Kashmir is India’s stairway to paradise. Any seasonS here tell a different story, but my favourite season and the most magical time to visit Kashmir is the Autumn season, which sets in from mid-September to mid-November. Autumn is Kashmir’s golden season — everything turns golden and all imaginable hues of yellow, gold and orange. Misty mornings, pleasant nights, red-carpeted gardens and rustle of fallen leaves turn Kashmir into an enchanting place.
A beautiful autumn morning view from Mughal Gardens | Photo Credit: Beighsiddique
Kashmir tends to face disturbance due to violence and infiltration at the border. But having been there last year, I can say that there are still a lot of beautiful areas that are safe.
View from my flight approaching Srinagar | Photo Credit: Amrita Ghosh
The ‘House Boat’ experience
Dal Lake is Srinagar’s soul. The most attractive activity to do here is to stay here for a few nights in a houseboat on Dal Lake. Houseboats are large boats where many Kashmir people live. It is their way of life and is an excellent alternative for hotels. You will find houseboats intricate with detailed woodwork. Imagine waking up to a steaming hot cup of tea overlooking the lake and watching ‘Shikaras’ floating around the lake selling anything from flowers to local jewellery. There are lots of houseboat options depending on your budget. One of my favourites is the Butt’s Clermont Houseboats.
A Typical sitting room inside a Houseboat detailed with wood work | Photo Credit: Amrita Ghosh
My room for my stay in Srinagar inside the houseboat | Photo Credit: Amrita Ghosh
Floating market and Shikara ride on Dal Lake
Another fascinating attraction in Kashmir is the small wooden-carved boats called ‘Shikara’. You can find plenty of them on Dal or Nigeen Lake. Usually colourful and decorated, a typical boat ride will take you on a journey across the lake, through the many houseboat shops situated on the lake and the shores. During the trip, other Shikaras will usually flock around your boat to sell local things like local costume jewellery, stones, flowers, kesar (saffron), etc. Wake up early to get the most out of the floating market experience as you watch the busy seller preparing their vegetables. In the evening, you can watch the sunset across the lake — one of the unique ways to watch a sunset in India.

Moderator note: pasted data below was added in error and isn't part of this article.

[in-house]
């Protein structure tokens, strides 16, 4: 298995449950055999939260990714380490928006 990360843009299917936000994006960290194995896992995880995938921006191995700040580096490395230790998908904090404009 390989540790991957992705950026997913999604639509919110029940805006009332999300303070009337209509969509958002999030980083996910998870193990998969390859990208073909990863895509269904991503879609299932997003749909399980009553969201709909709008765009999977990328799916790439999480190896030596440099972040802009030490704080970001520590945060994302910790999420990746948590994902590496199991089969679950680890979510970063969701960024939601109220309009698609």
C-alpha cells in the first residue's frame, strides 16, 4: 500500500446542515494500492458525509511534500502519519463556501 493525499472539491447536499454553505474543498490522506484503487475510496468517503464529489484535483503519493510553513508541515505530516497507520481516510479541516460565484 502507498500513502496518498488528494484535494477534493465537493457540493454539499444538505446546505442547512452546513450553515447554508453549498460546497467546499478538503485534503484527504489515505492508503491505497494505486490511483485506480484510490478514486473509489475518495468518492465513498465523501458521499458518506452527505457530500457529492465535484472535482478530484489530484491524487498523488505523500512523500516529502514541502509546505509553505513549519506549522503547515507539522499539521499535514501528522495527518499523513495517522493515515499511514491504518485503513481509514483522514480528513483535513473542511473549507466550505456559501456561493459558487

Fresh flowers being sold on a Shikara with a backdrop of innumerable houseboats| Photo Credit: Beighsiddique
Morning vegetable floating market | Photo Credit: Photo Credit: Beighsiddique
A stunning view of Dal Lake during sunset | Photo Credit: Amrita Ghosh
Enjoy a walk in the Mughal Gardens
During Autumn, all the Chinar trees will shed their golden leaves. You can find a lot of them in Mughal Gardens, a group of Persian-style gardens built by the Mughals. Shalimar Bagh is the largest of all the gardens. The entire garden is in hues of yellow and orange, making it a lovely spot to spend your morning reading a book or taking a walk amidst the rustle of the fallen leaves. What a fantastic way to enjoy the natural beauty of Autumn! If you want to be more active, you can get into a cricket game at Nishat Garden.
Kids enjoying a game of cricket in Nishat Bagh | Photo Credit: Saqib Majeed
Fallen chinar leaves | Photo Credit: nasheman
Red carpeted roads | Photo Credit: Beighsiddique
Lovely flowers in Mughal Gardens | Photo Credit: Amrita Ghosh
Hike, trek or drive to Sankaracharya Temple
Want to catch an aerial glimpse of Srinagar, Dal Lake or the surrounding? Shankaracharya Temple is one of the highest and most serene places in Srinagar. It has stood at 1100 ft. on top of a hill since 200 BC and is secluded from any hustle & bustle. This is a must-visit place for any adventurous travellers who love to hike or trek. Alternatively, you can reach there by car too!
Magical view of Dal Lake and around from a view point enroute Shankaracharya Temple | Photo Credit: Amrita Ghosh
Shopping for Kashmiri Handicrafts
Kashmiri handicrafts such as Kashmiri embroidered fabric, Pashmina, home decor, silk carpets and furniture are famous across the world for its detailed, time-consuming and intricate artwork. While you can get these items outside Kashmir, they usually are sold at such high prices. That’s why it is almost a crime not to buy loads of Kashmiri handicrafts when you are there! They are perfect as souvenirs. One of the places with the best bargain is the Government Arts Emporium.
Intricate handicrafts on sale | Photo Credit: purehands_handicrafts
Samovars and teapots at Chai Jai (A Place for Tea), Srinagar | Photo Credit: Pamposh
Exquisite handwoven silk carpets | Photo Credit: purehands_handicrafts
Precious stones on sale | Photo Credit: Amrita Ghosh
‘Wazwan’ and ‘Kahwa’
Local cuisines always define the essence of any places. Similarly, Kashmir has a very distinct place in the culinary world. ‘Wazwan’, a Kashmir’s pride, is a multi-course meal prepared from chicken or lamb. The preparation of Wazwan is considered an art and is an identity of Kashmiri culture. Everyone has to try at least once indulging in some delicious Wazwan for dinner or lunch. Waking up to a steaming cup of fragrant Kashmiri green tea called ‘Kahwa’ — a splendid mix of saffron, cinnamon & cardamon pods — is a lovely way to start your misty autumn morning in Kashmir.
Kahwa – Kashmiri tea | Photo Credit: Pamposh
Wazwan from a local roadside stall | Photo Credit: Amrita Ghosh
Houseboats, Shikaras, roads carpeted with fiery chinar leaves, misty mornings, Pashmina, Kahwa and Wazwan – I think these are enough reasons to get lured to Kashmir. Time to plan for your next trip to Kashmir!